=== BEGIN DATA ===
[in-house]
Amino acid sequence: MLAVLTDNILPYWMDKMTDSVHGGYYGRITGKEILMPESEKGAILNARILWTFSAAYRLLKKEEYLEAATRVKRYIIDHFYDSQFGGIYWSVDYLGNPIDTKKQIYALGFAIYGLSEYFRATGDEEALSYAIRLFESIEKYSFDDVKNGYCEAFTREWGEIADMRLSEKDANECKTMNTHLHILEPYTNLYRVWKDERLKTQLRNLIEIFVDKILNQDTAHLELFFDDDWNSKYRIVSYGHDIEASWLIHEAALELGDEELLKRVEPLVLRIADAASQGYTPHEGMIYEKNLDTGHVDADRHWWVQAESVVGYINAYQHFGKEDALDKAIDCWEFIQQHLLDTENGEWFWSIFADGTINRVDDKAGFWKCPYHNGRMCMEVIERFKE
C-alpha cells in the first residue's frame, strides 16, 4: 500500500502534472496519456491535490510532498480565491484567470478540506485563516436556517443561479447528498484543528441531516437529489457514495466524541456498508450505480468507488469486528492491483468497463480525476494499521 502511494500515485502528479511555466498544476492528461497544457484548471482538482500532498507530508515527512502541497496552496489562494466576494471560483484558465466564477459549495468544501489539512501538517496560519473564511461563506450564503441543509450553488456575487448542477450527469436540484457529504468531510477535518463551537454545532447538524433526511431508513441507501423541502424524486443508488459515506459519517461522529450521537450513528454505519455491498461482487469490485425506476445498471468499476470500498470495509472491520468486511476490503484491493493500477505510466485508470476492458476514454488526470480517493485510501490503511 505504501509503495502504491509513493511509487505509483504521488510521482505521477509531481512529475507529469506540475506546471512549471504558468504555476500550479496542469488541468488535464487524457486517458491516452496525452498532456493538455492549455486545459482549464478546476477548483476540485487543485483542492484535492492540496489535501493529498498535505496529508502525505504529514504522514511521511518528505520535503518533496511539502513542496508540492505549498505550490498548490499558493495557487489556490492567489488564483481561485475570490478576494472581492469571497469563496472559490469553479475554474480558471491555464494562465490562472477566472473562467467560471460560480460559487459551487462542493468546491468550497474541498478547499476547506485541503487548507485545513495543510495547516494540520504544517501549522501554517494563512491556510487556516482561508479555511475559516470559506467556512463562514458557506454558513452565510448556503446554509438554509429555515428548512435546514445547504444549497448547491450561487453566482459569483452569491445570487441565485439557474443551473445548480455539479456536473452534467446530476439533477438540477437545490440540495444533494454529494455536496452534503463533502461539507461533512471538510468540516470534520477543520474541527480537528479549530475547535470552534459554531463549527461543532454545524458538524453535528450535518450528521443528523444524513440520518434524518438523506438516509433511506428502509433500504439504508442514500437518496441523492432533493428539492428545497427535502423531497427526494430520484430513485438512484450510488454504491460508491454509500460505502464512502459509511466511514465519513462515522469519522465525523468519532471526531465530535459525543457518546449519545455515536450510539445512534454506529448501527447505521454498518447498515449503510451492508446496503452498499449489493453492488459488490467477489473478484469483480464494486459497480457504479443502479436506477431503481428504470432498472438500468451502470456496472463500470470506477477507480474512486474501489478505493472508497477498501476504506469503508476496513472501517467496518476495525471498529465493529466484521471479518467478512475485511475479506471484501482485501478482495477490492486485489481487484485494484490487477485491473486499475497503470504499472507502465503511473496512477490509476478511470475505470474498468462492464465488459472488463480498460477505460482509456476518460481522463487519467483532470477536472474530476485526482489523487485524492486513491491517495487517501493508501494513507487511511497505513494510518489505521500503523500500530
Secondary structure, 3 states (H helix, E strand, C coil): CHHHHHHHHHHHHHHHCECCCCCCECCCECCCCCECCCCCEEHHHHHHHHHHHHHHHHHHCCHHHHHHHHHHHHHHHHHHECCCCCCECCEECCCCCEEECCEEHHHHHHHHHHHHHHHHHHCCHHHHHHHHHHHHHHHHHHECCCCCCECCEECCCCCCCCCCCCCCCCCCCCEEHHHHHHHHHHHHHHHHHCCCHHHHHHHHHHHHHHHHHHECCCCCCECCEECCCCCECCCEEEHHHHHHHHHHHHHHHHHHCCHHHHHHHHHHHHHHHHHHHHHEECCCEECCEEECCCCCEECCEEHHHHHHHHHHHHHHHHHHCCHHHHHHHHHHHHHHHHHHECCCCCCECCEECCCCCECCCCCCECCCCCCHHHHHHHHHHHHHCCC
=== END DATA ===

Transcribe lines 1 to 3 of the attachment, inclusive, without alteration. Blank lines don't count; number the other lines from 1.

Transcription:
[in-house]
Amino acid sequence: MLAVLTDNILPYWMDKMTDSVHGGYYGRITGKEILMPESEKGAILNARILWTFSAAYRLLKKEEYLEAATRVKRYIIDHFYDSQFGGIYWSVDYLGNPIDTKKQIYALGFAIYGLSEYFRATGDEEALSYAIRLFESIEKYSFDDVKNGYCEAFTREWGEIADMRLSEKDANECKTMNTHLHILEPYTNLYRVWKDERLKTQLRNLIEIFVDKILNQDTAHLELFFDDDWNSKYRIVSYGHDIEASWLIHEAALELGDEELLKRVEPLVLRIADAASQGYTPHEGMIYEKNLDTGHVDADRHWWVQAESVVGYINAYQHFGKEDALDKAIDCWEFIQQHLLDTENGEWFWSIFADGTINRVDDKAGFWKCPYHNGRMCMEVIERFKE
C-alpha cells in the first residue's frame, strides 16, 4: 500500500502534472496519456491535490510532498480565491484567470478540506485563516436556517443561479447528498484543528441531516437529489457514495466524541456498508450505480468507488469486528492491483468497463480525476494499521 502511494500515485502528479511555466498544476492528461497544457484548471482538482500532498507530508515527512502541497496552496489562494466576494471560483484558465466564477459549495468544501489539512501538517496560519473564511461563506450564503441543509450553488456575487448542477450527469436540484457529504468531510477535518463551537454545532447538524433526511431508513441507501423541502424524486443508488459515506459519517461522529450521537450513528454505519455491498461482487469490485425506476445498471468499476470500498470495509472491520468486511476490503484491493493500477505510466485508470476492458476514454488526470480517493485510501490503511 505504501509503495502504491509513493511509487505509483504521488510521482505521477509531481512529475507529469506540475506546471512549471504558468504555476500550479496542469488541468488535464487524457486517458491516452496525452498532456493538455492549455486545459482549464478546476477548483476540485487543485483542492484535492492540496489535501493529498498535505496529508502525505504529514504522514511521511518528505520535503518533496511539502513542496508540492505549498505550490498548490499558493495557487489556490492567489488564483481561485475570490478576494472581492469571497469563496472559490469553479475554474480558471491555464494562465490562472477566472473562467467560471460560480460559487459551487462542493468546491468550497474541498478547499476547506485541503487548507485545513495543510495547516494540520504544517501549522501554517494563512491556510487556516482561508479555511475559516470559506467556512463562514458557506454558513452565510448556503446554509438554509429555515428548512435546514445547504444549497448547491450561487453566482459569483452569491445570487441565485439557474443551473445548480455539479456536473452534467446530476439533477438540477437545490440540495444533494454529494455536496452534503463533502461539507461533512471538510468540516470534520477543520474541527480537528479549530475547535470552534459554531463549527461543532454545524458538524453535528450535518450528521443528523444524513440520518434524518438523506438516509433511506428502509433500504439504508442514500437518496441523492432533493428539492428545497427535502423531497427526494430520484430513485438512484450510488454504491460508491454509500460505502464512502459509511466511514465519513462515522469519522465525523468519532471526531465530535459525543457518546449519545455515536450510539445512534454506529448501527447505521454498518447498515449503510451492508446496503452498499449489493453492488459488490467477489473478484469483480464494486459497480457504479443502479436506477431503481428504470432498472438500468451502470456496472463500470470506477477507480474512486474501489478505493472508497477498501476504506469503508476496513472501517467496518476495525471498529465493529466484521471479518467478512475485511475479506471484501482485501478482495477490492486485489481487484485494484490487477485491473486499475497503470504499472507502465503511473496512477490509476478511470475505470474498468462492464465488459472488463480498460477505460482509456476518460481522463487519467483532470477536472474530476485526482489523487485524492486513491491517495487517501493508501494513507487511511497505513494510518489505521500503523500500530